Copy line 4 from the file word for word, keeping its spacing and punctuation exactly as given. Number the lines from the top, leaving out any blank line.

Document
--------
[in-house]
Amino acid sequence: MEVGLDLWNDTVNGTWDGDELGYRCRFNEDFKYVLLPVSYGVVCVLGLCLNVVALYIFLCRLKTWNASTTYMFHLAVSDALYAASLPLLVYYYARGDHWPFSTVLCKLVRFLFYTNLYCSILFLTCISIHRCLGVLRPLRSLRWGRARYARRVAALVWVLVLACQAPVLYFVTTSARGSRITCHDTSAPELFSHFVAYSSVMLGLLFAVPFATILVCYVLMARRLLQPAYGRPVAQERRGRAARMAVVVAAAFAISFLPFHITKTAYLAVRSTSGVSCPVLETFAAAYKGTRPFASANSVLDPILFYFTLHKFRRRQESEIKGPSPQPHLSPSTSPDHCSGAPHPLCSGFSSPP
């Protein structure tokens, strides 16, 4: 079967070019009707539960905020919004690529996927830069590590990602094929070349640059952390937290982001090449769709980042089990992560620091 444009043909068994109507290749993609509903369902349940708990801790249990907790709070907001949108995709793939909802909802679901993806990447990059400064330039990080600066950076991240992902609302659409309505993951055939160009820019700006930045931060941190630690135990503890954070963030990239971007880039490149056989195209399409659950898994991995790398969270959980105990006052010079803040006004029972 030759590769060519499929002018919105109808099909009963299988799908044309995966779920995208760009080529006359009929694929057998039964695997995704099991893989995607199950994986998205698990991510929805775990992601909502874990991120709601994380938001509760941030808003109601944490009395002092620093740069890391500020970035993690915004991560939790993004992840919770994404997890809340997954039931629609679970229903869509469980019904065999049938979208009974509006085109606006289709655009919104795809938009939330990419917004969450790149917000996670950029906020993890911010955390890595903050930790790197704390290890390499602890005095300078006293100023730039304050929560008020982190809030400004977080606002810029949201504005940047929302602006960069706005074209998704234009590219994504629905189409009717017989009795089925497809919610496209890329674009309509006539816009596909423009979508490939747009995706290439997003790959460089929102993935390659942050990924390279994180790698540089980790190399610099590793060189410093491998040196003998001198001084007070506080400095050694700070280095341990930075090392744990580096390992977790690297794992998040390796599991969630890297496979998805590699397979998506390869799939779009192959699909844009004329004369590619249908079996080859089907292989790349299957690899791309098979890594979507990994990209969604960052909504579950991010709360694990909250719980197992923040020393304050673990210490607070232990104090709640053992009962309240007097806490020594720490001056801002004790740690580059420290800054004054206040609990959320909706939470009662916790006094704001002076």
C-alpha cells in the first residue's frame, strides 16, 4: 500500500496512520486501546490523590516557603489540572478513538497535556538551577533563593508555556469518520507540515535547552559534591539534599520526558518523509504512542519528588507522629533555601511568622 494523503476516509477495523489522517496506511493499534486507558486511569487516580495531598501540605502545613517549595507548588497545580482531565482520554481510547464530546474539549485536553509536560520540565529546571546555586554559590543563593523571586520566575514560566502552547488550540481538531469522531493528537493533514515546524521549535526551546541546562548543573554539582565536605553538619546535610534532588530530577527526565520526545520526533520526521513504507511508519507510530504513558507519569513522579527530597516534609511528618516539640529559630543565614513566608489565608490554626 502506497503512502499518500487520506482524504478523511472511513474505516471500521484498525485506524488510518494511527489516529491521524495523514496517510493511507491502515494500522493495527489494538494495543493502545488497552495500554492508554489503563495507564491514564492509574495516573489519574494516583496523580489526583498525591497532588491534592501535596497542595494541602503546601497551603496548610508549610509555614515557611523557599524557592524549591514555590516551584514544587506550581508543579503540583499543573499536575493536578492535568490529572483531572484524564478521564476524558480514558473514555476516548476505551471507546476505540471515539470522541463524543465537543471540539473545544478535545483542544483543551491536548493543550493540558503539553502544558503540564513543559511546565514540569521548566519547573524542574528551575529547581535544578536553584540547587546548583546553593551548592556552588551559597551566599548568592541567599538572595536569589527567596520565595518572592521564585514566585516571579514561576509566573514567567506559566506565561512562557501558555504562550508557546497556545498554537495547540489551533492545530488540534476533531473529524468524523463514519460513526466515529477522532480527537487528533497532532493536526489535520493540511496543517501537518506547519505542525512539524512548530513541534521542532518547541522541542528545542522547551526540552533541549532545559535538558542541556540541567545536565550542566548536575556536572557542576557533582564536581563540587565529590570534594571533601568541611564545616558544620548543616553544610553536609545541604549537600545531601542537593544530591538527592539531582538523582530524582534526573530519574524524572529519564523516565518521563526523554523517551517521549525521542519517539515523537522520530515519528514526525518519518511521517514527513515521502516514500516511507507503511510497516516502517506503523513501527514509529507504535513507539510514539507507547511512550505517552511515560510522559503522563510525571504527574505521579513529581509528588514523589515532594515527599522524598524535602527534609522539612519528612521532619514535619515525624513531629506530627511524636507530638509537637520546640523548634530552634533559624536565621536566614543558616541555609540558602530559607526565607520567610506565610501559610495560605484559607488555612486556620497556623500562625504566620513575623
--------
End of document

C-alpha cells in the first residue's frame, strides 16, 4: 500500500496512520486501546490523590516557603489540572478513538497535556538551577533563593508555556469518520507540515535547552559534591539534599520526558518523509504512542519528588507522629533555601511568622 494523503476516509477495523489522517496506511493499534486507558486511569487516580495531598501540605502545613517549595507548588497545580482531565482520554481510547464530546474539549485536553509536560520540565529546571546555586554559590543563593523571586520566575514560566502552547488550540481538531469522531493528537493533514515546524521549535526551546541546562548543573554539582565536605553538619546535610534532588530530577527526565520526545520526533520526521513504507511508519507510530504513558507519569513522579527530597516534609511528618516539640529559630543565614513566608489565608490554626 502506497503512502499518500487520506482524504478523511472511513474505516471500521484498525485506524488510518494511527489516529491521524495523514496517510493511507491502515494500522493495527489494538494495543493502545488497552495500554492508554489503563495507564491514564492509574495516573489519574494516583496523580489526583498525591497532588491534592501535596497542595494541602503546601497551603496548610508549610509555614515557611523557599524557592524549591514555590516551584514544587506550581508543579503540583499543573499536575493536578492535568490529572483531572484524564478521564476524558480514558473514555476516548476505551471507546476505540471515539470522541463524543465537543471540539473545544478535545483542544483543551491536548493543550493540558503539553502544558503540564513543559511546565514540569521548566519547573524542574528551575529547581535544578536553584540547587546548583546553593551548592556552588551559597551566599548568592541567599538572595536569589527567596520565595518572592521564585514566585516571579514561576509566573514567567506559566506565561512562557501558555504562550508557546497556545498554537495547540489551533492545530488540534476533531473529524468524523463514519460513526466515529477522532480527537487528533497532532493536526489535520493540511496543517501537518506547519505542525512539524512548530513541534521542532518547541522541542528545542522547551526540552533541549532545559535538558542541556540541567545536565550542566548536575556536572557542576557533582564536581563540587565529590570534594571533601568541611564545616558544620548543616553544610553536609545541604549537600545531601542537593544530591538527592539531582538523582530524582534526573530519574524524572529519564523516565518521563526523554523517551517521549525521542519517539515523537522520530515519528514526525518519518511521517514527513515521502516514500516511507507503511510497516516502517506503523513501527514509529507504535513507539510514539507507547511512550505517552511515560510522559503522563510525571504527574505521579513529581509528588514523589515532594515527599522524598524535602527534609522539612519528612521532619514535619515525624513531629506530627511524636507530638509537637520546640523548634530552634533559624536565621536566614543558616541555609540558602530559607526565607520567610506565610501559610495560605484559607488555612486556620497556623500562625504566620513575623